Well who ever asked you that, you may want to ask them what gives them the impression that somehow being "bad" means there is no consequence for their actions. You haven't really been specific on what "bad" is.
This came up in Talmud Study several months ago when we were studying Sanhedrin. The subject of G-d personally punishing people in this world and/or the next came up. One thing I said that I noticed was how when people did things that were wicked, dishonest ot criminal, it often seems G-d doesn't have to punish them personally, through their actions they often will punish themselves. I mentioned this because working in Corrections, often I see the wicked reaping the fruits of their labors.
The T'nach gives us instructions on what is just and what is unjust rarely does i really go into any details of rewards punishments in the next life but often refers to them in this life. When one looks at society as a whole, when we see how in America, people have become their own "gods" all making their own moral code and removing the idea of G-d from many if not all aspects of life you see the results. Crime is high, poverty, corruption, child neglect, full prisons, bad economy, "natural" disasters, etc.. To me it is society as a whole reaping the rewards of being their own gods rather than to seek what G-d wants, which most of all is that we pursue justice and do acts of kindness and treat one another with love and respect.
Many times, through our Prophets, Hashem warns us about saying that the wicked do well and that basically what is the point of doing the will of Hashem when the wicked seem to do better. In the end, the wicked never prosper. I have seen this in my personal life I see this at work, I see it on the news.
As for "being good" just like "being bad" you haven't really been specific. What does one mean by "Being good" is it in following Hashem's commandments, or is it just in "being a nice person"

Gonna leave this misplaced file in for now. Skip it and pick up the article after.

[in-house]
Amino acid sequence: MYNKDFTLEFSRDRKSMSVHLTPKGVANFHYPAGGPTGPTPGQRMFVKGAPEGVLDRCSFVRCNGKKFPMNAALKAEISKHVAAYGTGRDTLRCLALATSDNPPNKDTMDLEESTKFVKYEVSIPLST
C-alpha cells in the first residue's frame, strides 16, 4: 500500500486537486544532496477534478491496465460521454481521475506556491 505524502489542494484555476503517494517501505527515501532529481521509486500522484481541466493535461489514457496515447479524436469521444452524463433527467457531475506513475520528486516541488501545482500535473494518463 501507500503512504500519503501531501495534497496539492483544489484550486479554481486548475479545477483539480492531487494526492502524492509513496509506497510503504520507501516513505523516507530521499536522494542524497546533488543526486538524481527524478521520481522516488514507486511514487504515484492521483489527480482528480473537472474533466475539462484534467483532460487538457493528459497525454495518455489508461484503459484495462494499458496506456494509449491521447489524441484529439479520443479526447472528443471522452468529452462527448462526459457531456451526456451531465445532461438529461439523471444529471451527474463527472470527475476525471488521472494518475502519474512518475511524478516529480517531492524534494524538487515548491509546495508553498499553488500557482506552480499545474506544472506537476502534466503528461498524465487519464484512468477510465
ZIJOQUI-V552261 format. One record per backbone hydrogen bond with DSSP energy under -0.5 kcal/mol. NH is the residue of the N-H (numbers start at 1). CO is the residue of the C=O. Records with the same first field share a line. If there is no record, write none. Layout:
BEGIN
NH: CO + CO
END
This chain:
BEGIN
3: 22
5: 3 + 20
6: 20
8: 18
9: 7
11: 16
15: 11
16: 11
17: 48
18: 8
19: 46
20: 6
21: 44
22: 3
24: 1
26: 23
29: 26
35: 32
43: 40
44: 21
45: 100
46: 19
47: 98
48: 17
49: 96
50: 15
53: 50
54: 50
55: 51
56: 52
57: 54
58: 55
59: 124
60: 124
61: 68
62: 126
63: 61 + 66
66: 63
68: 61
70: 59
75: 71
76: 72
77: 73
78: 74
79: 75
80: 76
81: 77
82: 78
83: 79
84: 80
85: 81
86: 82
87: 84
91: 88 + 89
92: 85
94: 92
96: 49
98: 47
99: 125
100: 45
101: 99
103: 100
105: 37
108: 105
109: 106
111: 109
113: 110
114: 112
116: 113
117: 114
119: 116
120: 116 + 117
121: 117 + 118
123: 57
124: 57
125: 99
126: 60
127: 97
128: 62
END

One thing we learn in The Talmud and it was read recently again by me in Avot, one should not serve the King just for the purpose of receiving a reward but rather do a mitzvah for it's own sake. Often times, we don;t see the reward because too often, as humans, we are often too busy complaining about what we don't have to see the good that Hashem has done for us. We have to trust that G-d gives measure for measure. That we receive well for doing well and receive bad for doing bad.
This is not always so obvious. We do not always see the immediate reward for giving to charity, for keeping Shabbat, for refraining from eating non-kosher food, for Torah study, etc. In reality though, I asked this question to a co-worker just the other night. Do I really think what i have in this life is something I am entitled to? Am I so good that I deserve a nice home, to have a good job, to have money in the bank, to drive a late model car, to have food in the fridge? Every day I wake up, it is a gift from G-d. Surely everything I have is not based on my own merits. I could always be a better person, yet Hashem in his kindness is good to all. Even to the wicked, Hashem is good. For us it is important to look at what Hashem gives us even when we don't have merit.
One main incentive for doing good is one mitzvah leads to another. The reward of performing one mitzvah is another mitzvah. When one has a relationship with G-d, things that seem like no big deal to others is a great reward to you. It is or at least should be, a joy to keep commandments, to perform acts of kindness, to study Torah, to pray to Hashem, not only does it bring blessings, but it makes life more enjoyable, brings deeper meaning to our lives and to me i believe that yes it does bring rewards either in this world or the next. The important thing is to be able to see those rewards and be thankful. Like during morning prayers when we thanks got for restoring our soul to us, for the ability to distinguish between day and night, for making us free, etc. Thse themselves are also gifts. G-d does not have to give us sight, he does not have to give us another day of life, If we only live long enough to take one breath, that one breath was a gift. We cannot demand that G-d just simply take care of all our needs. Yet G-d is good and gives us many gifts that more often than not, we really don't merit due to our being human and often failing to do the right thing or often doing the wrong thing.